Crocodylus acutus. By Ken Mayer.



Meet the Alligator's Distant (but Local) Relative



Introduction  |  Taxonomy, Phylogeny & Etymology  |  Distribution & Population  |  Ecology

Anatomy & Physiology  |  Diet & Digestion  |  Reproduction  |  Survival  |  Human Conflict

Cultural & Commercial Impact  |  Suggested Publications  |  References




American crocodile basking.AMERICAN


Crocodylus acutus


Kingdom: Animalia

Phylum: Chordata

Class: Reptilia

Superorder: Crocodylomorpha

Order: Crocodilia

Family: Crocodylidae




(Image: Georgiana Wingard, U.S. Geological Survey. Public domain.)



Anatomy & Physiology


An alligator and American crocodile swim by eachother.As a crocodilian, the American crocodile's body is generally similar to the alligator's, so you may refer to the profile of the American Alligator's anatomy and physiology for general reference. Some differences are featured ni this section.


The main anatomical differences are hide color and pattern, scale arrangement and size. This reptile is one of the larger crocodilians, even larger than the alligator, attaining lengths of 16 ft/5 m, though larger sizes have been reported but unconfirmed. The males grow larger than the females. Babies at hatching are a mere 10 in/25 cm. What is perhaps the largest living individual of the species, measuring about 15ft/ 4.6m in length, is kept at Gatorama, a long-standing roadside attraction near Florida's Lake Okeechobee.


In the image above, the crocodilian cousins' physical distinctions are readily seen as an alligator (at top) crosses watery paths with a crocodile.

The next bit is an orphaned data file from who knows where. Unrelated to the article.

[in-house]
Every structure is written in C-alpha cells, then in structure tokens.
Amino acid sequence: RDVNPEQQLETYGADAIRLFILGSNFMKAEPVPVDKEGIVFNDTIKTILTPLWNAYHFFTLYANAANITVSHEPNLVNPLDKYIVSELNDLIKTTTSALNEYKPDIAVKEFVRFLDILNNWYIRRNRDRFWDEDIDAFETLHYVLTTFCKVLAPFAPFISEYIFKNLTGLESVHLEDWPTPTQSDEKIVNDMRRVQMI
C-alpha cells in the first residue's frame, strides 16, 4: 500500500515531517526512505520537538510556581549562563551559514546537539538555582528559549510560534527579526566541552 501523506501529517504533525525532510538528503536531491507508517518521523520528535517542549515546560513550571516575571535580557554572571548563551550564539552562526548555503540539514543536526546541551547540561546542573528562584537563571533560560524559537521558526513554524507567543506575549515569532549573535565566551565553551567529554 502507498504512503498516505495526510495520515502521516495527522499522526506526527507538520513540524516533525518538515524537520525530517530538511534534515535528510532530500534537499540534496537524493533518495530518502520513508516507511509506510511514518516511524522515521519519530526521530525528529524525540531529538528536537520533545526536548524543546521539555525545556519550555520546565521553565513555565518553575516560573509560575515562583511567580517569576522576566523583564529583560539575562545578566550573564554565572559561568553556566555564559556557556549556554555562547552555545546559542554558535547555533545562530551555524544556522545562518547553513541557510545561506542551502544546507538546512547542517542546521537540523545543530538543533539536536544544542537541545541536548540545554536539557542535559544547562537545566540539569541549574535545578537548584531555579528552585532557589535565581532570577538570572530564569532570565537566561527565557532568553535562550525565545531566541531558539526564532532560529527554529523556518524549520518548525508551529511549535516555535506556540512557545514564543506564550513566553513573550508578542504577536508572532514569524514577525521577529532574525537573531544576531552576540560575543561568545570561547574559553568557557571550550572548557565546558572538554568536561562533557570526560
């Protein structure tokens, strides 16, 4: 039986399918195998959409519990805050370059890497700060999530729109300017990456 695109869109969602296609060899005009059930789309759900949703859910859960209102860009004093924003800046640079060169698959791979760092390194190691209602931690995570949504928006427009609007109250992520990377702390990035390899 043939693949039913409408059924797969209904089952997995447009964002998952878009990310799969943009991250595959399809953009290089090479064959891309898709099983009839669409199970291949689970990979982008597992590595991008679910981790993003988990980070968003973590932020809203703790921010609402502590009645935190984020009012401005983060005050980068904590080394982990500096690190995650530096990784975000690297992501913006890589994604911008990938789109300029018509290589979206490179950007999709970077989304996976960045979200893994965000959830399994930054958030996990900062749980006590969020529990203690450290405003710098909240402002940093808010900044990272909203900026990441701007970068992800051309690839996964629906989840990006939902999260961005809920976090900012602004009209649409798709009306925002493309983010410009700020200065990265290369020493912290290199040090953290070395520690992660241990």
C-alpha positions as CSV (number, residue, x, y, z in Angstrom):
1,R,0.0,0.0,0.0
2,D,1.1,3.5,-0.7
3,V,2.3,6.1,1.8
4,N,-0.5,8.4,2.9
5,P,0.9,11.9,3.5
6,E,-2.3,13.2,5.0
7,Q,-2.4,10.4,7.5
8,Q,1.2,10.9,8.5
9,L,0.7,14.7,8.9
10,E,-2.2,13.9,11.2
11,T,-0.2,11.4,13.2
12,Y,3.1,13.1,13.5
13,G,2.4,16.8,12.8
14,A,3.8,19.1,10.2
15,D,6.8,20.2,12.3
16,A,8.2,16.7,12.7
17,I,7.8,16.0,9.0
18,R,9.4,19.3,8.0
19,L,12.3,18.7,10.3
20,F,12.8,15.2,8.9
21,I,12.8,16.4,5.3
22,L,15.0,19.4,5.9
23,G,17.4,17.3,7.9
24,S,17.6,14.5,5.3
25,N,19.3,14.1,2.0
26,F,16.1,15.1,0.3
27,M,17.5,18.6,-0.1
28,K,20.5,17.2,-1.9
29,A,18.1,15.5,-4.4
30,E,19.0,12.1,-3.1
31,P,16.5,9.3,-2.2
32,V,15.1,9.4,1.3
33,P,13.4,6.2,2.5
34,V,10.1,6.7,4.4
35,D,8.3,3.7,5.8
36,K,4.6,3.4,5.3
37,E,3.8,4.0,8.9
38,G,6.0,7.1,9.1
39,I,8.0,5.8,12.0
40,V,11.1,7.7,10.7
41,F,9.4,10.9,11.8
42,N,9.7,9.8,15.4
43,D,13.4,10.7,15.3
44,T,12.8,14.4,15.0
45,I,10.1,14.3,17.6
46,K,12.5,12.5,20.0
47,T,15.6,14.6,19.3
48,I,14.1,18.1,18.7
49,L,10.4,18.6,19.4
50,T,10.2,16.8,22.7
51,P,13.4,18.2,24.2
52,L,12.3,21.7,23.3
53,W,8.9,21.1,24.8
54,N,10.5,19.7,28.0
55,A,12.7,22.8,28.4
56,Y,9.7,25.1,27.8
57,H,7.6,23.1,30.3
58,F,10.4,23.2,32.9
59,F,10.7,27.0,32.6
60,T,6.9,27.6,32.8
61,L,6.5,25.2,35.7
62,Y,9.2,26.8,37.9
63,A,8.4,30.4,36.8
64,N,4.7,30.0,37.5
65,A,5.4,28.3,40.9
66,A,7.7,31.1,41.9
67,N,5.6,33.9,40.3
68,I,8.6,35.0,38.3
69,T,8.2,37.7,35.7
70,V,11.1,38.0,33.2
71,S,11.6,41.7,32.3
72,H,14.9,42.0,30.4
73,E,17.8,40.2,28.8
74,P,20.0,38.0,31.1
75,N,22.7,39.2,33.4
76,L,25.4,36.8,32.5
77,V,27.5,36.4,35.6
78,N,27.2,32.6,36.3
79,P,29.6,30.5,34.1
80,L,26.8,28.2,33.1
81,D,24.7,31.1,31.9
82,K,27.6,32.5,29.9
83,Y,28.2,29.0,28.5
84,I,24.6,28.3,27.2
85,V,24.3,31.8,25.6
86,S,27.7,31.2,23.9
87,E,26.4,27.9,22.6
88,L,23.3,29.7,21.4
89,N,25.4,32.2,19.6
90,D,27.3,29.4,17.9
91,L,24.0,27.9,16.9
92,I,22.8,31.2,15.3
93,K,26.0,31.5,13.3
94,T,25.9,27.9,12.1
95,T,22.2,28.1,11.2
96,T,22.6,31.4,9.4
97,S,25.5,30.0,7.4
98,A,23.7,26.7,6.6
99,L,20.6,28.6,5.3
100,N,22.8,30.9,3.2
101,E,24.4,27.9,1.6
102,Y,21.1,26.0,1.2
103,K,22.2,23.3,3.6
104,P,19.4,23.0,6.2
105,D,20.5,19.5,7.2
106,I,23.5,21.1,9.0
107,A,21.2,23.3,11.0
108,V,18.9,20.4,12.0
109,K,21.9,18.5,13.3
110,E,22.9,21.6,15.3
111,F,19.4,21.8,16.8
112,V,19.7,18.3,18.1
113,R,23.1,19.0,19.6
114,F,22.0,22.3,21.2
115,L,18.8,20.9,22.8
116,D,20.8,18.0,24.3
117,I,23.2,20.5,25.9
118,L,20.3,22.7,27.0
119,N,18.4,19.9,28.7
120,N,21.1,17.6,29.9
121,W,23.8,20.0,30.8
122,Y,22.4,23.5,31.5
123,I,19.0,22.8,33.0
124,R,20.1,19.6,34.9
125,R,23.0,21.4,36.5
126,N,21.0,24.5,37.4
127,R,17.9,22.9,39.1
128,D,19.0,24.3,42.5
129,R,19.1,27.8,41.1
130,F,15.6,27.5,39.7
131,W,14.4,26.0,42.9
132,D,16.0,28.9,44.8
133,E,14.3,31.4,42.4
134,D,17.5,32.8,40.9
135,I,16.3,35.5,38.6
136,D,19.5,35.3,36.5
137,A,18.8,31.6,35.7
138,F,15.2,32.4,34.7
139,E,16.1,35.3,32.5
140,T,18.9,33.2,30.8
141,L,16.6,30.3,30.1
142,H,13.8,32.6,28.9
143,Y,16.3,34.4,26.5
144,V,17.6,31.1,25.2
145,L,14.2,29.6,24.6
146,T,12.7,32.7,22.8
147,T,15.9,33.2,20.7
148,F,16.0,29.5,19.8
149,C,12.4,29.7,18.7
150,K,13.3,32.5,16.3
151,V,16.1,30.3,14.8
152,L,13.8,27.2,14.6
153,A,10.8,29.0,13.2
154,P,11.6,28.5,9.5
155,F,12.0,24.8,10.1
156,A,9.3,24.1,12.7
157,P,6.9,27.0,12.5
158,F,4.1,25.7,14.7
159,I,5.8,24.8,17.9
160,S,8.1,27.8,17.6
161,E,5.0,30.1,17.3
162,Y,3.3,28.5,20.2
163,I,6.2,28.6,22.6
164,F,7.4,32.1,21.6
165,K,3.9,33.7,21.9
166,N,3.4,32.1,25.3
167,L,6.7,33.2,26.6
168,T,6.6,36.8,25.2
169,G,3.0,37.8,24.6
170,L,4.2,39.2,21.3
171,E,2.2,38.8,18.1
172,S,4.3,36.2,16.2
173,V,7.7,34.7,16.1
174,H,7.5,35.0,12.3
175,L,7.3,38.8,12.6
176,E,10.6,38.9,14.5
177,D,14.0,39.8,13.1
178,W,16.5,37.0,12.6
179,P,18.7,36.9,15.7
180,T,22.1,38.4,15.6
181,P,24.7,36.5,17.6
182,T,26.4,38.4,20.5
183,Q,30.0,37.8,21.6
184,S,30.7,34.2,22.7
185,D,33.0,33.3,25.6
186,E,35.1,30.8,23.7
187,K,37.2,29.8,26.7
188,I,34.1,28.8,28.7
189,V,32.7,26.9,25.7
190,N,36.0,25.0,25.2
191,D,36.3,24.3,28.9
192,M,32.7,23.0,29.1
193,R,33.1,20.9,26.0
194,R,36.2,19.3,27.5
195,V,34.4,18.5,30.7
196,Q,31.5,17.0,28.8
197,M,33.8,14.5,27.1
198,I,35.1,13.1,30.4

Another contrast with the alligator is the crocodile's tapered snout, more "acute" than the broad head of the other. The crocodile's 'scutes', those keeled, armor "tiles" on its neck and back, are fewer in number than the alligators, and more irregularly arranged.



Adult captive American crocodile.

The captive adult specimen shown above displays a remarkably unworn hide, rendering its "keels" very sharp. The American crocodile's arrangements of bony plates and hide protrusions are quite distinctive among crocodilians.



American Crocodile at Everglades National Park.Note, in these photographs (above and at left), striking differences of the head compared to that of the alligator.

(Image at left: National Park Service)


The head is of an arrow shape rather than broad and robust; the nostril pair, at the tip, appear as a "button" rather than simply two slits; the fourth tooth of the lower jaw on each side fits into a notch in the upper jaw, a feature of all "true" crocodiles, and its upper teeth show prominently when the jaws are closed, which usually is not the case with the 'gator cousin.


The crocodile's coloration is lighter than the alligator's. Unlike the typically dark coloration of the alligator, the crocodile is olive green in appearance, with darker patches, but water disposition, solar exposure, temperature, and the presence of mud may alter the color. The coloration as camoflage obviously matches a marine-dwelling environment better than the darkwaters of the inland, which the alligator's colors match well. The subject of camoflage is discussed further in the "Survival" section.


Note the slight hump in the snout just in front of the eyes; this feature may have come from genetic mixture with the nearby Cuban Crocodile (Crocodylus rhombifer).


The tip of the tail of an American crocodile, just above the water's surface.The tail of the crocodile holds "keels" or "whorls" which cut through the water as it swims; the tail is the primary means of aquatic propulsion for crocodilians.


The crocodile has the ability to regulate salt in the body (osmoregulation), something that the alligatorids (alligators and caimans) are unable to do. This ability is discussed further in the "Distribution & Population" and "Ecology" sections.


Like all reptiles (and amphibians), the crocodile is ectothermic, specifically poikilothermic, meaning that its body temperature varies because it cannot regulate its own temperature (as a mammal does) and thus is completely at the mercy of climatic conditions of its environment.


You may refer to the "Diet" section for more information on the digestive system of the crocodile.


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